Picolata to Deep Creek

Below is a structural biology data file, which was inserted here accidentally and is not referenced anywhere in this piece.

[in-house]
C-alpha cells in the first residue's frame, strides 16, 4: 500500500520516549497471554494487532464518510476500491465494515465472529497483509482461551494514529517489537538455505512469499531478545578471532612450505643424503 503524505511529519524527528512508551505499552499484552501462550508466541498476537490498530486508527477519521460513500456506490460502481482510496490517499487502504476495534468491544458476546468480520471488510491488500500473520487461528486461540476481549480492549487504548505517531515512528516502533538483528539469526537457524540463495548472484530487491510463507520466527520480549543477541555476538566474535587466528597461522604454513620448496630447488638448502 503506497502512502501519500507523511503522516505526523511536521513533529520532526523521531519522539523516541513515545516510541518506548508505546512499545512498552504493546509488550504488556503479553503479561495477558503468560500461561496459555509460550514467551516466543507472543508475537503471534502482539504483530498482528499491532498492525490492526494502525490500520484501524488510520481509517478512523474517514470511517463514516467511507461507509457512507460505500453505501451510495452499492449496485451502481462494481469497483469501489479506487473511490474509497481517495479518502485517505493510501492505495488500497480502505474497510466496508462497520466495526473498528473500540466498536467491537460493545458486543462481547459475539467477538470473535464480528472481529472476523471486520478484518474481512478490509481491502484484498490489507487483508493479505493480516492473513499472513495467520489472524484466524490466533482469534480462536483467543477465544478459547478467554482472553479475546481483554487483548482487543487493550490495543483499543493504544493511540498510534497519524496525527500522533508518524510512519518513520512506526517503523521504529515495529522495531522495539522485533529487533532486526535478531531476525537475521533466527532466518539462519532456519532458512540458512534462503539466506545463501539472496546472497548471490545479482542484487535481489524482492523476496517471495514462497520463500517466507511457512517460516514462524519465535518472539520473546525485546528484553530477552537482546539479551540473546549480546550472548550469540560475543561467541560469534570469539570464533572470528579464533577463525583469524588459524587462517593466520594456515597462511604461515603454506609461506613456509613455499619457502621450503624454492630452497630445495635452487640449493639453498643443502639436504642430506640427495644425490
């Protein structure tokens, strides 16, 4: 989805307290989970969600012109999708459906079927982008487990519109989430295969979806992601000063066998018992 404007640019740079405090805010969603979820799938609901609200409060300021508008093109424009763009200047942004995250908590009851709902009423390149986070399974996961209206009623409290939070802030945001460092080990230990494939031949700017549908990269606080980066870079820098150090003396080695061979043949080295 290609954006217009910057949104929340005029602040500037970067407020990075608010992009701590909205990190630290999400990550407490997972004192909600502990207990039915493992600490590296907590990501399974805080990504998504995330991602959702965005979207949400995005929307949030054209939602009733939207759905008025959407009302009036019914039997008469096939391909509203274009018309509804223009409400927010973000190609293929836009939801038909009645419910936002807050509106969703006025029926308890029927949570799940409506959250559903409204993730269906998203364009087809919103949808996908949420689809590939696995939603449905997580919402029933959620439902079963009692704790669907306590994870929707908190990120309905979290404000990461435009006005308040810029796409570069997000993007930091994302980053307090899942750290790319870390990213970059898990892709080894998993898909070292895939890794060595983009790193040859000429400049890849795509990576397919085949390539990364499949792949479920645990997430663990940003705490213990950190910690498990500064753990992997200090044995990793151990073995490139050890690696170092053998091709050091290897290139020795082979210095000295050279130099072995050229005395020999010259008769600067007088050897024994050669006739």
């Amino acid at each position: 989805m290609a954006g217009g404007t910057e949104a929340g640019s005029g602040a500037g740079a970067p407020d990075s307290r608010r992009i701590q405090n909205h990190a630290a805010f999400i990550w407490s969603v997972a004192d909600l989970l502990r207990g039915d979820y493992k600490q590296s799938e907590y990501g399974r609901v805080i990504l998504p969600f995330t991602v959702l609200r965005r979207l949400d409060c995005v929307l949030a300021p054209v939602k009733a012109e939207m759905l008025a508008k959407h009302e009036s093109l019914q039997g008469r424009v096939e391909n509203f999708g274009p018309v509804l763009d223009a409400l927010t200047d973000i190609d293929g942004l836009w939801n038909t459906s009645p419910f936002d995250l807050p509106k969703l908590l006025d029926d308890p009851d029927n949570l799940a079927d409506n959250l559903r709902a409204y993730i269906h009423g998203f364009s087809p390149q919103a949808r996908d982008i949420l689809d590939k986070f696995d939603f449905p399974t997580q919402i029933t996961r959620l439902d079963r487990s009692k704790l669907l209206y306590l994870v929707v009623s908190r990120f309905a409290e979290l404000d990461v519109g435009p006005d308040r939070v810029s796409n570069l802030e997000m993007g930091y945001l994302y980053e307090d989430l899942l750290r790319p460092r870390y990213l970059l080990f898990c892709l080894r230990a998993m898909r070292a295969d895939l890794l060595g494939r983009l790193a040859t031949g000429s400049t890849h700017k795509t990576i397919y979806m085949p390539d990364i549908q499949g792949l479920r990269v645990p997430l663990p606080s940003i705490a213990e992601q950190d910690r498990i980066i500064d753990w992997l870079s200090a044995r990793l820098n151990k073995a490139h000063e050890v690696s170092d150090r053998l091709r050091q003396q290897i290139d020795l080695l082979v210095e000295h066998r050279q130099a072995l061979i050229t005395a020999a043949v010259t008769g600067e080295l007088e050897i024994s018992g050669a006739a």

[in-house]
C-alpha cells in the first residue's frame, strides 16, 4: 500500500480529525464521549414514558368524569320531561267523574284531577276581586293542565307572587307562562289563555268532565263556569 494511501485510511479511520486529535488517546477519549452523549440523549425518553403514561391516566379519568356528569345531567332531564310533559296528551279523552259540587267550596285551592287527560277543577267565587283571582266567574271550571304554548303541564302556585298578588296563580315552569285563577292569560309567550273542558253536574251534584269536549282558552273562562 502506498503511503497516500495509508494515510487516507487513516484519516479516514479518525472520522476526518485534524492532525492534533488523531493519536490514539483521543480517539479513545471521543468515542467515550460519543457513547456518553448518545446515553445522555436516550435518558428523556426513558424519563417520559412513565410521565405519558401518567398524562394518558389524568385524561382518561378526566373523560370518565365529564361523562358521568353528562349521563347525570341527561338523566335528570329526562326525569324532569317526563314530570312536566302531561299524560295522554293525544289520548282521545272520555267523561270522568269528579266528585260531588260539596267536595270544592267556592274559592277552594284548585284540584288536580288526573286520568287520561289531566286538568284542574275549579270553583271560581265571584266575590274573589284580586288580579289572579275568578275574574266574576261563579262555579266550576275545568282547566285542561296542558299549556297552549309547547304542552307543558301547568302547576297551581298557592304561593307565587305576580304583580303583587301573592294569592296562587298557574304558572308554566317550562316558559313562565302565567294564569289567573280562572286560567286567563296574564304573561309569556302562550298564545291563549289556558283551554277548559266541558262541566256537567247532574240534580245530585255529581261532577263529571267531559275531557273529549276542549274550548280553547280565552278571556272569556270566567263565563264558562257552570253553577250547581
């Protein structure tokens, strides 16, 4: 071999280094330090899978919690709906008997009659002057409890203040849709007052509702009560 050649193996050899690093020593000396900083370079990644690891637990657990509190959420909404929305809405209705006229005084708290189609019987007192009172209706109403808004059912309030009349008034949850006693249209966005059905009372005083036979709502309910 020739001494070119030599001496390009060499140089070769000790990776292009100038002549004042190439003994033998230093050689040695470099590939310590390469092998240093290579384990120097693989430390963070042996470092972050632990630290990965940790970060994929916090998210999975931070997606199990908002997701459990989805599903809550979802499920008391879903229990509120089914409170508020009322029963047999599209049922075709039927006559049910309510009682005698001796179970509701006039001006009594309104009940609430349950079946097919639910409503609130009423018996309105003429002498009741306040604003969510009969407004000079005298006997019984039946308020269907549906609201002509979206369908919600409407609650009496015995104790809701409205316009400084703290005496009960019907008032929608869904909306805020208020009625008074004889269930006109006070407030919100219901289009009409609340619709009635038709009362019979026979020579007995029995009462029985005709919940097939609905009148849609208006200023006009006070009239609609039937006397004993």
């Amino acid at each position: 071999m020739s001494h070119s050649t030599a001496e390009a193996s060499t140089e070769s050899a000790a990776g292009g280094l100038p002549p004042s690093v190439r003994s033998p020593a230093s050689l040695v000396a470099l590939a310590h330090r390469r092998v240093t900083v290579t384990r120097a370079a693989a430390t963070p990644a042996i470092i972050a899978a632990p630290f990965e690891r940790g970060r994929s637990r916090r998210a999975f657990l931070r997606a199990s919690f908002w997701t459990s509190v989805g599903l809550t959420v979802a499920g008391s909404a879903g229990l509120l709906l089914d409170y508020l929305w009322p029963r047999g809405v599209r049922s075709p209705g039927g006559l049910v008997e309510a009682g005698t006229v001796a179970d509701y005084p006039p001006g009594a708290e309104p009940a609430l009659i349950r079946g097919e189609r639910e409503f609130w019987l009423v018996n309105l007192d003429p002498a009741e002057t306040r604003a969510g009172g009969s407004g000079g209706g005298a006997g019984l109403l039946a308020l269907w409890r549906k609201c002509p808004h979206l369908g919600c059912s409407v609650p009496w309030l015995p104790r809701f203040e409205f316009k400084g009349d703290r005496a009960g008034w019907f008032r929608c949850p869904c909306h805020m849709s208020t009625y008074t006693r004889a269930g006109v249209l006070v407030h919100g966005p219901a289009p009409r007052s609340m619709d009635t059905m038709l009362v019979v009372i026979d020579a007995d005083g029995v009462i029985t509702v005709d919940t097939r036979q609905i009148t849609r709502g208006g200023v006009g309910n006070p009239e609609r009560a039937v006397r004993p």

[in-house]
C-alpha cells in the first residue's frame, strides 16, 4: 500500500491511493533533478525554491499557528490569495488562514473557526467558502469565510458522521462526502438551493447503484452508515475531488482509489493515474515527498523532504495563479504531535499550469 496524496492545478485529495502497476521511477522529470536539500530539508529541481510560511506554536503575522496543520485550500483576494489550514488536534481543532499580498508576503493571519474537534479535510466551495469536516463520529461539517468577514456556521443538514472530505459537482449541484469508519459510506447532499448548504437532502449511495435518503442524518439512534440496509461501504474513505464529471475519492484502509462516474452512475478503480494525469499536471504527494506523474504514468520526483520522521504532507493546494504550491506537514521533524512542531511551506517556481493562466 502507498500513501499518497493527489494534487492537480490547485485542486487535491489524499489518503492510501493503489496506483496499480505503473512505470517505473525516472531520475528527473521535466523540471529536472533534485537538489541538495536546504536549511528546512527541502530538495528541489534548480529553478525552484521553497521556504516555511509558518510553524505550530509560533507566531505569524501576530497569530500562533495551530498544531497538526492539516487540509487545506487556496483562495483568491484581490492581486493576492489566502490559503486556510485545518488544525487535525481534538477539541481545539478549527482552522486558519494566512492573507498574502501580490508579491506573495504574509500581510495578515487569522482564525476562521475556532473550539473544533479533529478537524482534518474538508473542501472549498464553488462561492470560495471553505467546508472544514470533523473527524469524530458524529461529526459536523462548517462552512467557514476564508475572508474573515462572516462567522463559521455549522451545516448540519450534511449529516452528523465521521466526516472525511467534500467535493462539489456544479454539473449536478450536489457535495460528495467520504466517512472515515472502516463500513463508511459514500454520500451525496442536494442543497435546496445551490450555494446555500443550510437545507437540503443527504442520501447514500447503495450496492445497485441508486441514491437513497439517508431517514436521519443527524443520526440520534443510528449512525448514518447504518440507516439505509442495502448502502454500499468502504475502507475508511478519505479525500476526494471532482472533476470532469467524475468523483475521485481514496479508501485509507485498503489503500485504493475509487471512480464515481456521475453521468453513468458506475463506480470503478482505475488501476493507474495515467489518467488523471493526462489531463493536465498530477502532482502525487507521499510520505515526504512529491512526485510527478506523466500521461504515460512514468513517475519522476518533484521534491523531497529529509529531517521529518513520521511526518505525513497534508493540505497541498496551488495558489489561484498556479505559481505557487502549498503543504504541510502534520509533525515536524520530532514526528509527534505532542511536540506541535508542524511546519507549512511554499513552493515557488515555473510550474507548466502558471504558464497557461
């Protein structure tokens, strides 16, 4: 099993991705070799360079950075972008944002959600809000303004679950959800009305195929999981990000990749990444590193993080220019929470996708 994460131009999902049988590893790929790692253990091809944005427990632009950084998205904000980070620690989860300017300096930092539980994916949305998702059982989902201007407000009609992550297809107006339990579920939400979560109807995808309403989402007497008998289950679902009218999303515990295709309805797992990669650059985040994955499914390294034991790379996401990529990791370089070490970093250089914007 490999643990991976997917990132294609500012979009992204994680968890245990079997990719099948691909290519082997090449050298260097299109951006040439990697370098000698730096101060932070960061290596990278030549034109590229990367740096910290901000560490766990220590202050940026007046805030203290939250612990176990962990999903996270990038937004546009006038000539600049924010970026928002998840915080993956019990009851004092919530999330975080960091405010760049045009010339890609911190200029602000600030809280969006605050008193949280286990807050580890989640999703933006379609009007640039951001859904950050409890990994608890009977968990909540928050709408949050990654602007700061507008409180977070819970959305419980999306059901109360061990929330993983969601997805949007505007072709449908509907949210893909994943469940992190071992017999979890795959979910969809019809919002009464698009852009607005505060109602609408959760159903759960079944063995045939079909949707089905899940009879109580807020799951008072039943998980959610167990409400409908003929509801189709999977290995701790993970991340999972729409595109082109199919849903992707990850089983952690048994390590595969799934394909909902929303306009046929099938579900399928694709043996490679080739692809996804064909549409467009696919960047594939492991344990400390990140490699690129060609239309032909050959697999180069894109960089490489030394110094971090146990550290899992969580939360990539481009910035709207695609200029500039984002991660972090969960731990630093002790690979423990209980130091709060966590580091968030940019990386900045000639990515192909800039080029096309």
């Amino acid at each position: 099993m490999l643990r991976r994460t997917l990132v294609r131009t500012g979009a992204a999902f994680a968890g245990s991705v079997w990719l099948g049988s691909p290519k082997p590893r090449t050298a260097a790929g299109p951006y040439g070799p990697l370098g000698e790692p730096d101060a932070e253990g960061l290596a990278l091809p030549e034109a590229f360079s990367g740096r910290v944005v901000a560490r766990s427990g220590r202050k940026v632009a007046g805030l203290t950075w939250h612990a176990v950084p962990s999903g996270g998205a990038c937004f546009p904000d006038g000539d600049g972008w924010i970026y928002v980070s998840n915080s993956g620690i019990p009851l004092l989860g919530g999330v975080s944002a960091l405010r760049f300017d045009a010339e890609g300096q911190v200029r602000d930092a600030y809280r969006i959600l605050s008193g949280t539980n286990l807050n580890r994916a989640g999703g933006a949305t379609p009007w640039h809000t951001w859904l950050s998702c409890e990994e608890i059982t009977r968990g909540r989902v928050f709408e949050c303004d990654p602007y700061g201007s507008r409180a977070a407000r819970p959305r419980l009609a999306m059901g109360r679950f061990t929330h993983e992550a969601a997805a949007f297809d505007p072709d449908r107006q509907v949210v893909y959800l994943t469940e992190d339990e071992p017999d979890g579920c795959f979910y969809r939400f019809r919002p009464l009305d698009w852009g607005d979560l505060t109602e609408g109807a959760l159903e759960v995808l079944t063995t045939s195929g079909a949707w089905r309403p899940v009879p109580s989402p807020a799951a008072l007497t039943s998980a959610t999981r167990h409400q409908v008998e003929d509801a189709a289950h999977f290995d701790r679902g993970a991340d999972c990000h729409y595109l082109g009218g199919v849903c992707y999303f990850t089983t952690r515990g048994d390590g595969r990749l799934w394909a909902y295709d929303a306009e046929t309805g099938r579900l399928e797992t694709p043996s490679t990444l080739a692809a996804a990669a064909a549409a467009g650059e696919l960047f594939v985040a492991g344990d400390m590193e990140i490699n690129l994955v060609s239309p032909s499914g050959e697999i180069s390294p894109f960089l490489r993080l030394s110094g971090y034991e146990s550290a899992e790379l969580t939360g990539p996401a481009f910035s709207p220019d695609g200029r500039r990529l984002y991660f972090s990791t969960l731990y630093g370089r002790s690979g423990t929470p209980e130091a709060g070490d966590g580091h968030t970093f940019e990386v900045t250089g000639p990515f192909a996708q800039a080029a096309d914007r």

Property owners in the general vicinity of Fort Picolata included John Leadbetter, James Smith, Spencer Man, William Moss, Robert Bonsall, John Joyce, John Fox, and Wade Stubbs. Captain Benjamin Dodd had a 1,000-acre tract on Little Trout Creek. The Reverend John Forbes had 2,300 acres in three tracts in the vicinity of Fort Picolata. Only twelve of the fifty acres fit for rice on Forbes's property were cleared and planted, but nearly 60,000 trees were boxed for turpentine at evacuation time. A surgeon named Robert Scott employed eighteen slaves at a 500-acre estate near Picolata, as well as 200 acres across the river on the western shore. In 1784 Scott said his farms were producing an annual net income of £1000 Sterling. John Fox, a refugee from Georgia, received 500 acres east of the river between Fort Picolata and Miller Hill Hunt's plantation. John Forbes and William Panton, merchants in Indian trade, had property close to Fort Picolata, acquired in the expectation that the location would become important for trade with the Seminole Indians. George Barnes, a Loyalist refugee, received a grant of fifty acres in 1782, located near Fort Picolata. Barnes intended to engage in the Indian trade.